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5 Ways to be Legislation Savvy

 Check pages like The Borgen Project’s Legislation & Programs page to keep up to date with pieces of legislation already identified as relevant to the interests of eradicating global poverty.

2. Do your own research. Look up specific pieces of legislation and actually try to read them. Become familiar with keywords. This might be a little intimidating but take a look at GovTrack to see what legislation is introduced, voted on, and has been passed or sent to committees. You can even subscribe to track specific keywords. I suggest Foreign Aid and Global Development. You’ll get a few emails per week, but unless you’re tracking a lot of keywords you won’t be inundated.

3. Make use of the vast amount of research other people do. Watch the news and stay up to date with bigger pieces of legislation in all other subjects. Subscribe to other nonprofits’ emailing lists to be informed when a relevant bill or amendment is going to be voted on. ONE.org is one such example.

4. Know who your Congress members are and what committees they sit on. Every citizen of the United States has one representative (for district) and two senators (per state). Take a look at Who Is My Representative.com. Enter your zip code or search by state, and put your representative and senators in your phone. Look up your Congress members’ web sites and take note of what committees they sit on.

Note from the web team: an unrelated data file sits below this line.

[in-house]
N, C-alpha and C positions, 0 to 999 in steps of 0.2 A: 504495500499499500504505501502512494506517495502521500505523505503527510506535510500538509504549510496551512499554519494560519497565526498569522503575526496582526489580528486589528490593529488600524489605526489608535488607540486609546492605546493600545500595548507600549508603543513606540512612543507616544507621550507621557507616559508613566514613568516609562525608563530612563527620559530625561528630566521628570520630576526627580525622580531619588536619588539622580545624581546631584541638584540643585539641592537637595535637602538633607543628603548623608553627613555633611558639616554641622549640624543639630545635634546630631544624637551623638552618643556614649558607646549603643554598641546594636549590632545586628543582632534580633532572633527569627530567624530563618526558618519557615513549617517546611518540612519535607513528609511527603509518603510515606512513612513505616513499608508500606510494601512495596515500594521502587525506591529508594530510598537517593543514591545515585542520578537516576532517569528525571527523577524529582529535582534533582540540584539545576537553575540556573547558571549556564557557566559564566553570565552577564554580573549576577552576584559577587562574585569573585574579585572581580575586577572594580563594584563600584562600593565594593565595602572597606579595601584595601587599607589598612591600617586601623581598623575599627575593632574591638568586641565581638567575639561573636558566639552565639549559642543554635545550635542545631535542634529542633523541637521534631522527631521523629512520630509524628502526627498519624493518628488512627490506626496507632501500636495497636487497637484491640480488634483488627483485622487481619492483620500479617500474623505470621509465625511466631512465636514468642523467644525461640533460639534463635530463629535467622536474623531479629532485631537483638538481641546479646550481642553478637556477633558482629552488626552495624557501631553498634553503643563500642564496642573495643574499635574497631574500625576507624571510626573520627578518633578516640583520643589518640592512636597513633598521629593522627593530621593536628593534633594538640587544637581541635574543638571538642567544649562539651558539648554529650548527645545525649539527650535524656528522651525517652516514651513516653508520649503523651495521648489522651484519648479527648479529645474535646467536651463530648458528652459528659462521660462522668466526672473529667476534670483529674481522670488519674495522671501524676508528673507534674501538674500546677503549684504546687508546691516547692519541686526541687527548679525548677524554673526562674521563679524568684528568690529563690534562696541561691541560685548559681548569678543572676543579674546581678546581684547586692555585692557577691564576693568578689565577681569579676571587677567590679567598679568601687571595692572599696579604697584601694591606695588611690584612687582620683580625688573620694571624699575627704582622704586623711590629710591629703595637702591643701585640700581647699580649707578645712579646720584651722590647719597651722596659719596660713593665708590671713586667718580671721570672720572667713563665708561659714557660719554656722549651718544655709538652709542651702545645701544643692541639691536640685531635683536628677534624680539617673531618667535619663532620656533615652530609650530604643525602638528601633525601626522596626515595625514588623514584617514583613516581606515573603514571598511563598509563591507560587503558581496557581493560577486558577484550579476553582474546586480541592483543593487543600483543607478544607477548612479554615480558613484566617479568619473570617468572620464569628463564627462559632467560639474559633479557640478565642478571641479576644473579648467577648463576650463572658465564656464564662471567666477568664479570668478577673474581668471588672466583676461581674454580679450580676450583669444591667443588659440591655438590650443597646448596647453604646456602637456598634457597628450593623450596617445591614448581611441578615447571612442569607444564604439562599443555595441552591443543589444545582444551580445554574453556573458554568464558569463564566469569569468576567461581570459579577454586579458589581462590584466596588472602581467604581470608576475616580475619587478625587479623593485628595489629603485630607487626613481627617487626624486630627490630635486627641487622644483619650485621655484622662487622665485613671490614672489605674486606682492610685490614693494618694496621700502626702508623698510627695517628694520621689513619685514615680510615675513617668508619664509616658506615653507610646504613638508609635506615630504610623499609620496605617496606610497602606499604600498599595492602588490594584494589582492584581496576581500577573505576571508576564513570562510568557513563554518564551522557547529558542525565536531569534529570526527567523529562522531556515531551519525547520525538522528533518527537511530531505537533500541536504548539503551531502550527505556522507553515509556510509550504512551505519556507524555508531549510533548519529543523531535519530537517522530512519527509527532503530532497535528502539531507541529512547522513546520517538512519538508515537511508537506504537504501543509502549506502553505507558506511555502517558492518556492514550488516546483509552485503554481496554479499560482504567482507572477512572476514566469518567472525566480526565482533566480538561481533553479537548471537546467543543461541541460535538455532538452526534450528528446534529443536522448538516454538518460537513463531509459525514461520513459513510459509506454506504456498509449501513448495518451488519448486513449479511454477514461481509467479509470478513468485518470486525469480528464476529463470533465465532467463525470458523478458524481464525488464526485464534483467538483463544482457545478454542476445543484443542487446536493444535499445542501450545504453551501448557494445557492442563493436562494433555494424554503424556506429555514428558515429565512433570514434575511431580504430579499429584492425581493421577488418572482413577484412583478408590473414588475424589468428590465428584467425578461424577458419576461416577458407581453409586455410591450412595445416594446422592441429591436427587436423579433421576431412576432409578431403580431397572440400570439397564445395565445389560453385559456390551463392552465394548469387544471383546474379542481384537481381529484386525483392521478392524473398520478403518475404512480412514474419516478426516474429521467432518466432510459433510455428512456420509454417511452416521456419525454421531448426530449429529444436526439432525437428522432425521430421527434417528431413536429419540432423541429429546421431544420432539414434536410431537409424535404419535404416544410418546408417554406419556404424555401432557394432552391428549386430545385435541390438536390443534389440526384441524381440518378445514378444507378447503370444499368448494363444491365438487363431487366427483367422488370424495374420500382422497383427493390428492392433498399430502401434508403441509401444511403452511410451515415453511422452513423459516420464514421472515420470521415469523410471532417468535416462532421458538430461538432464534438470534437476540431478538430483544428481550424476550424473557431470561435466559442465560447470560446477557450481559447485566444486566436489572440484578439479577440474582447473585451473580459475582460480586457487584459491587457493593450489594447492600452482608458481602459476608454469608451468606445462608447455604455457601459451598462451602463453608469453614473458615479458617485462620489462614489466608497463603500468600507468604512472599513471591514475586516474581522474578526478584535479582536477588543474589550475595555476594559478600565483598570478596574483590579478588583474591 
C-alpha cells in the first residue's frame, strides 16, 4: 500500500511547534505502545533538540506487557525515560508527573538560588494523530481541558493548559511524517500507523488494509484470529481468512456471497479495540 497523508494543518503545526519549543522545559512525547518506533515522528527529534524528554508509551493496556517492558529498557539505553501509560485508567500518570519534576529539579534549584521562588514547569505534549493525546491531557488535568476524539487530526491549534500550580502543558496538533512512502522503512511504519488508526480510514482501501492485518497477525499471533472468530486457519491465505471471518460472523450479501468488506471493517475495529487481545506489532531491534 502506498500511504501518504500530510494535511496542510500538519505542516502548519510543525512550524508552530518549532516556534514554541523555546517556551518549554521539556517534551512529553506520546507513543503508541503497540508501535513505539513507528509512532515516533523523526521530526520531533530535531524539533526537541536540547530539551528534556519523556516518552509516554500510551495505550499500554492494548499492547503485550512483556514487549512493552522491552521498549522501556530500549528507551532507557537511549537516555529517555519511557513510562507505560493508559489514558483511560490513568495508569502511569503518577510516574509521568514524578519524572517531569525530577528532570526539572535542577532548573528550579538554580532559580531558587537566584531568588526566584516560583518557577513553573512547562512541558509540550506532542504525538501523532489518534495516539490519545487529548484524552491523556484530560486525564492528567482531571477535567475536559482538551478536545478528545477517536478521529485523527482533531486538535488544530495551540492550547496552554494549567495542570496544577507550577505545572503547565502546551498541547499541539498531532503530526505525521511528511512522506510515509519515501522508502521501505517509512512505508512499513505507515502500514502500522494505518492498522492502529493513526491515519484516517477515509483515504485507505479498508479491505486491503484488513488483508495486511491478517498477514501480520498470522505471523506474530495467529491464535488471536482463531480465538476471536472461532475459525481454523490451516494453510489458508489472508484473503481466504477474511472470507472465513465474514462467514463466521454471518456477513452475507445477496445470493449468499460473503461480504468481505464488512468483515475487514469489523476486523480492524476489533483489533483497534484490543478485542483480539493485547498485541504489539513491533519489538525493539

5. Call as often as — and more often than — you email or write. Calling is immediate. Emails get buried, and letters take a while to get to an office, much less opened. When you write or email, you are likely to get a delayed stock reply. While it can help you learn about your Congress member’s priorities, it also comes only as fast as snail mail!

Once you’re armed with knowledge, get in a routine of contacting your representatives. When you do call, specific is always better, but if you don’t have a specific piece of legislation to call about, don’t lose your voice. Ask for increased funding to the Millennium Challenge Account. Ask for the representative to stand for balanced funding cuts instead of unevenly taking funding from foreign aid. Ask for the representative to support poverty-focused aid. Your representatives don’t just vote on legislation, they have a large responsibility to co-sponsor or introduce it. Get your voice out there!

– Naomi Doraisamy
Source: GovTrack, One.org, Who Is My Representative
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